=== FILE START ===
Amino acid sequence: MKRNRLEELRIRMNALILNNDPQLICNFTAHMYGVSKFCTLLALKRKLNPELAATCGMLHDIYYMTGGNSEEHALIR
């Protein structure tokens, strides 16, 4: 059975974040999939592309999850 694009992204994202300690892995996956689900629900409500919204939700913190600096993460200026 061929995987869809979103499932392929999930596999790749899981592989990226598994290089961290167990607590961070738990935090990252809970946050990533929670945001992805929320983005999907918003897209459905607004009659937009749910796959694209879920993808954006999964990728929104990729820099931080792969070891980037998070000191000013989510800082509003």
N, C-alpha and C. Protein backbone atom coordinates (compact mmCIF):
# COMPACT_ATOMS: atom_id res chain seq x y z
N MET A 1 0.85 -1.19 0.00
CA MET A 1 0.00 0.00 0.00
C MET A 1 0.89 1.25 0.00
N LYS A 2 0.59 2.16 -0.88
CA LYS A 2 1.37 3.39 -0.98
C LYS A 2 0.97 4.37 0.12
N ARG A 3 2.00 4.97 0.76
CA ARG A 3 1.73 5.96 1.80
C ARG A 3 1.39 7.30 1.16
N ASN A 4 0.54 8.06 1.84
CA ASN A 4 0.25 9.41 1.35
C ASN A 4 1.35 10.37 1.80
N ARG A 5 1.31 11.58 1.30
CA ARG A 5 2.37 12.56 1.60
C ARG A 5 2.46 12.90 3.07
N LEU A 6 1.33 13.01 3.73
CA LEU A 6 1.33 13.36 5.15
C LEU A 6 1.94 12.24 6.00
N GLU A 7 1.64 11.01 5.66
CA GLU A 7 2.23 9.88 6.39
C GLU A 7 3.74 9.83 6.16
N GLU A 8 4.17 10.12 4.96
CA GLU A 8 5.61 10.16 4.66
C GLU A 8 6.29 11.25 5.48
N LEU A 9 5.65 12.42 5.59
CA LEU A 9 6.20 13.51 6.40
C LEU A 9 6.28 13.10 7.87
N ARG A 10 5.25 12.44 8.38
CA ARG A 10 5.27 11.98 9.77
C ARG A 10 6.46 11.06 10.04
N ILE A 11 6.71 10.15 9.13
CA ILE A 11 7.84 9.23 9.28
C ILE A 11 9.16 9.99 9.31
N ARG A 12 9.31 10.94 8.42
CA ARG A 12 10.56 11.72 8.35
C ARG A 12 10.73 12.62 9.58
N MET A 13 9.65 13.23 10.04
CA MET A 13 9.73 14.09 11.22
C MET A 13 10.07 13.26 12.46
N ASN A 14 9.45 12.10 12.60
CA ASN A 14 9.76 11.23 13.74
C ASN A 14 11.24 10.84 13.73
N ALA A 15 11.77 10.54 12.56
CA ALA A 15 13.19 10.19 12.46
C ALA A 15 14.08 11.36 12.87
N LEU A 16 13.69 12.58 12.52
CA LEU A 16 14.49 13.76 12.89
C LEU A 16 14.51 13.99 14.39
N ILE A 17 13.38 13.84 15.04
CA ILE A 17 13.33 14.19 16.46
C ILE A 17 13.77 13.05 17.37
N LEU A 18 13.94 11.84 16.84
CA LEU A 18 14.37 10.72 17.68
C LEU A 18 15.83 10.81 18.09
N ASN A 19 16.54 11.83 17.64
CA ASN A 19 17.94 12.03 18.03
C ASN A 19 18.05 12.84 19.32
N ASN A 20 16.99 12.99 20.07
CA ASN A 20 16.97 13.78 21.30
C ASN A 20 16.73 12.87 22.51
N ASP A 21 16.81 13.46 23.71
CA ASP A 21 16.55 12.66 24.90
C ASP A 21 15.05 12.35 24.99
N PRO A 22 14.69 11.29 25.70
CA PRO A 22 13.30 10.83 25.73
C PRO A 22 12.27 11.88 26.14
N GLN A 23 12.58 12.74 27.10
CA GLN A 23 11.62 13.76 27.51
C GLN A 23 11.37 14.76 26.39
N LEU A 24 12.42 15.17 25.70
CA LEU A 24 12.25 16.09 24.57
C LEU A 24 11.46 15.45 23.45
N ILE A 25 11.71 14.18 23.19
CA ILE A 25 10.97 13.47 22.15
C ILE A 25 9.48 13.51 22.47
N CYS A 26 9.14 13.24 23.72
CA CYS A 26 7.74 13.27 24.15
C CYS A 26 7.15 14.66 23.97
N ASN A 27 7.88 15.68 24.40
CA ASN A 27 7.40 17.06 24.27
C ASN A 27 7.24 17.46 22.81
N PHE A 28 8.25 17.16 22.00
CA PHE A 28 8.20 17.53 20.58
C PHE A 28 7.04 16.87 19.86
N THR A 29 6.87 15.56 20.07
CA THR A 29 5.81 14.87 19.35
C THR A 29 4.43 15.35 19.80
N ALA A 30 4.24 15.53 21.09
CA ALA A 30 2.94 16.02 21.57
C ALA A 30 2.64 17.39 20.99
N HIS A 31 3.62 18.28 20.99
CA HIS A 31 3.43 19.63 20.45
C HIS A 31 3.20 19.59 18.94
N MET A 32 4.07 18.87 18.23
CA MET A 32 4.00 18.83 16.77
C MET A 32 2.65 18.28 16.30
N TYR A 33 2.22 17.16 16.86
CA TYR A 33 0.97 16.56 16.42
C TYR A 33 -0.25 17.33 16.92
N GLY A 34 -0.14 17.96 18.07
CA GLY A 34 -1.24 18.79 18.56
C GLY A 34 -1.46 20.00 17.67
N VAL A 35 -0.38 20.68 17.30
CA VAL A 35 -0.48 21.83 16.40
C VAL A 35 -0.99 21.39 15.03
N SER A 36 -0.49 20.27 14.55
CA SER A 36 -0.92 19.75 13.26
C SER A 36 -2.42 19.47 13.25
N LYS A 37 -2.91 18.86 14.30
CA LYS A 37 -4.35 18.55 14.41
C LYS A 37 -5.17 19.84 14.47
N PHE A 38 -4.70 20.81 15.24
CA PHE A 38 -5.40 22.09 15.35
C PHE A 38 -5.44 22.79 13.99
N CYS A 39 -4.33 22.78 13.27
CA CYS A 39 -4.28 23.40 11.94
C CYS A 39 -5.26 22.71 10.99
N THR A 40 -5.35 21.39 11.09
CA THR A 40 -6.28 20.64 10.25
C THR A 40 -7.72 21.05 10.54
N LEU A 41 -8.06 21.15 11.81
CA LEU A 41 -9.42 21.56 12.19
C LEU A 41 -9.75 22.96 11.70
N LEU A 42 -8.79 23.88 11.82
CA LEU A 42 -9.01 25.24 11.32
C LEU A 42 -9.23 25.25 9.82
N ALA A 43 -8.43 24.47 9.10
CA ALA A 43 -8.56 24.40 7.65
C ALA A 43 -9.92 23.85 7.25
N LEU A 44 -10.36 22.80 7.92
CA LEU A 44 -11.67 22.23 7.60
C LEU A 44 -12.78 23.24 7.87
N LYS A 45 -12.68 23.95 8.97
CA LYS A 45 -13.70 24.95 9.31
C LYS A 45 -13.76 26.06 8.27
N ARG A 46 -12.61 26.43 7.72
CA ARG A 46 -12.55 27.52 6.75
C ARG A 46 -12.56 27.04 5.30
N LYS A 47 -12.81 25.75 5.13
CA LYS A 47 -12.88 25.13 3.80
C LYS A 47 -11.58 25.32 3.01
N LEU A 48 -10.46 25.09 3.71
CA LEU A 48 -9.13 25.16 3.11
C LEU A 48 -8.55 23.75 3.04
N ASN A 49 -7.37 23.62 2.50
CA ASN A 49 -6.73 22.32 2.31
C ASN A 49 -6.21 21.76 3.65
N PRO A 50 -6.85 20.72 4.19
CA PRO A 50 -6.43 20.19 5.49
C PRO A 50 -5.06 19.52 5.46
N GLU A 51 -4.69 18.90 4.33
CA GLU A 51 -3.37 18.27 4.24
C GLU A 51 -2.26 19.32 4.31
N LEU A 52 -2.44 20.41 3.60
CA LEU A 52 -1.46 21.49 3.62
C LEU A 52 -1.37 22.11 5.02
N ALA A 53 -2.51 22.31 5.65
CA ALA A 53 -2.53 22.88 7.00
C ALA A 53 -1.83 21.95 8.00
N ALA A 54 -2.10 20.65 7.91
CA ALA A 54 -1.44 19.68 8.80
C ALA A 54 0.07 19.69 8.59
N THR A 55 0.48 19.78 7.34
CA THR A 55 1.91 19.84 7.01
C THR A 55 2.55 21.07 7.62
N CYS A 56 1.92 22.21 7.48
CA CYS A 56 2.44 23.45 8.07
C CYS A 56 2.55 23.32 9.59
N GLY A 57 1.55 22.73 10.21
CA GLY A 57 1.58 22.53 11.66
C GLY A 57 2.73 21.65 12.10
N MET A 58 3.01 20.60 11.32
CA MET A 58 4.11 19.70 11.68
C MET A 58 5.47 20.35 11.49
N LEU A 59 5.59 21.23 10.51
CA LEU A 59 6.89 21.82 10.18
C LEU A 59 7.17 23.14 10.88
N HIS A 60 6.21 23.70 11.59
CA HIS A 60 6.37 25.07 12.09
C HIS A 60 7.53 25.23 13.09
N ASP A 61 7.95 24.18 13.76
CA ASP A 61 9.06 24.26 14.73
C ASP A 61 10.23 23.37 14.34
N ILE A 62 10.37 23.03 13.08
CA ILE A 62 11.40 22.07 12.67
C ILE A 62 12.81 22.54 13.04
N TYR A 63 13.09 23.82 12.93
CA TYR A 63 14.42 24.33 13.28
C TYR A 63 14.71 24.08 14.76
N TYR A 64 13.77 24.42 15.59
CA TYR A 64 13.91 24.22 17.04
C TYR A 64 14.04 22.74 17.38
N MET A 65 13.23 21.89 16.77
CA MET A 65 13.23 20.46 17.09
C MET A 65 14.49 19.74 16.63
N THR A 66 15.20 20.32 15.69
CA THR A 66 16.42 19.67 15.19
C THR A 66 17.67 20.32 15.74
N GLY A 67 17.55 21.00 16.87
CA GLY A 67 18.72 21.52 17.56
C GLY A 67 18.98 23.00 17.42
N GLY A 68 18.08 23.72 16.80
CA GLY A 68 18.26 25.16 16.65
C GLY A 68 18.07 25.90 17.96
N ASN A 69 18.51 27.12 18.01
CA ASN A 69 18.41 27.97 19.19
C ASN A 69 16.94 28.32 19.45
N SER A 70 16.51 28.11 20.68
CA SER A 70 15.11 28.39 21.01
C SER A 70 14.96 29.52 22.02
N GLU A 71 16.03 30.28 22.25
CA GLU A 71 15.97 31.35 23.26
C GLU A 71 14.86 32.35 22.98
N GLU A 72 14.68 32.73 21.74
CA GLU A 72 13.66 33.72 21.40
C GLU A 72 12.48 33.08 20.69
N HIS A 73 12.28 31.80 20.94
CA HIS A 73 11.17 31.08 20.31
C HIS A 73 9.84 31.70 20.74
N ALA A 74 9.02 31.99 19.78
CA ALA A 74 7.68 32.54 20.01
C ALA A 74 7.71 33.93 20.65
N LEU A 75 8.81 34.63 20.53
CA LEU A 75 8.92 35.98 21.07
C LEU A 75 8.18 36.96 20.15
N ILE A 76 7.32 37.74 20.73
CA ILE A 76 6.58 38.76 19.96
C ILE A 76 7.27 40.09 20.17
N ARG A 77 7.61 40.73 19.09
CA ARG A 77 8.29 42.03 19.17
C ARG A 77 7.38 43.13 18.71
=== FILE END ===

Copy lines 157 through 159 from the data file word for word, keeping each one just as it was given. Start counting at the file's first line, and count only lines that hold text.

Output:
C GLU A 51 -2.26 19.32 4.31
N LEU A 52 -2.44 20.41 3.60
CA LEU A 52 -1.46 21.49 3.62